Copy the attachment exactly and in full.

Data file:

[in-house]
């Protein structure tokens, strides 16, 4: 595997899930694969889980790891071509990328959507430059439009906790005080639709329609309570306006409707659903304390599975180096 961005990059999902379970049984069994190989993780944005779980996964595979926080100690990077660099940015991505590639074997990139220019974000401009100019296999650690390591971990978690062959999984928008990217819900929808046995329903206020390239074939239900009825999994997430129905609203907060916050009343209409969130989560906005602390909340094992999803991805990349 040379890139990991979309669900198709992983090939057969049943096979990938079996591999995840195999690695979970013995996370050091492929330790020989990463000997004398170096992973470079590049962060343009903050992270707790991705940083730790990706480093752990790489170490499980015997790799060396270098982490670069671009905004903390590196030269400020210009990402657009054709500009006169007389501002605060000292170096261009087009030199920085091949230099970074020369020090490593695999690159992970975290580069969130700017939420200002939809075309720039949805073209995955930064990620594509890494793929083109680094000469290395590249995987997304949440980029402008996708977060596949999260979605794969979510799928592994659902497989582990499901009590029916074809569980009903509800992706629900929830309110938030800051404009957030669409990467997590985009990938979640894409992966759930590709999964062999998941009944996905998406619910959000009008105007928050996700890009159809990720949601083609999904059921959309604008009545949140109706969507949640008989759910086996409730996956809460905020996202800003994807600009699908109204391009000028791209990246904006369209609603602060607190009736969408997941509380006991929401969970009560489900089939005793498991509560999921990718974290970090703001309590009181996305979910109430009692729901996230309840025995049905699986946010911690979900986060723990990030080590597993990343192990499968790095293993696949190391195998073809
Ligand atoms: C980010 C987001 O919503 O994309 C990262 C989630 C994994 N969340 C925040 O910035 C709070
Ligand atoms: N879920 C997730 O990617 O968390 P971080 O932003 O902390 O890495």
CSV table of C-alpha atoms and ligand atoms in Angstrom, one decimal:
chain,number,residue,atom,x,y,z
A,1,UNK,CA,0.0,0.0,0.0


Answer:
[in-house]
């Protein structure tokens, strides 16, 4: 595997899930694969889980790891071509990328959507430059439009906790005080639709329609309570306006409707659903304390599975180096 961005990059999902379970049984069994190989993780944005779980996964595979926080100690990077660099940015991505590639074997990139220019974000401009100019296999650690390591971990978690062959999984928008990217819900929808046995329903206020390239074939239900009825999994997430129905609203907060916050009343209409969130989560906005602390909340094992999803991805990349 040379890139990991979309669900198709992983090939057969049943096979990938079996591999995840195999690695979970013995996370050091492929330790020989990463000997004398170096992973470079590049962060343009903050992270707790991705940083730790990706480093752990790489170490499980015997790799060396270098982490670069671009905004903390590196030269400020210009990402657009054709500009006169007389501002605060000292170096261009087009030199920085091949230099970074020369020090490593695999690159992970975290580069969130700017939420200002939809075309720039949805073209995955930064990620594509890494793929083109680094000469290395590249995987997304949440980029402008996708977060596949999260979605794969979510799928592994659902497989582990499901009590029916074809569980009903509800992706629900929830309110938030800051404009957030669409990467997590985009990938979640894409992966759930590709999964062999998941009944996905998406619910959000009008105007928050996700890009159809990720949601083609999904059921959309604008009545949140109706969507949640008989759910086996409730996956809460905020996202800003994807600009699908109204391009000028791209990246904006369209609603602060607190009736969408997941509380006991929401969970009560489900089939005793498991509560999921990718974290970090703001309590009181996305979910109430009692729901996230309840025995049905699986946010911690979900986060723990990030080590597993990343192990499968790095293993696949190391195998073809
Ligand atoms: C980010 C987001 O919503 O994309 C990262 C989630 C994994 N969340 C925040 O910035 C709070
Ligand atoms: N879920 C997730 O990617 O968390 P971080 O932003 O902390 O890495």
CSV table of C-alpha atoms and ligand atoms in Angstrom, one decimal:
chain,number,residue,atom,x,y,z
A,1,UNK,CA,0.0,0.0,0.0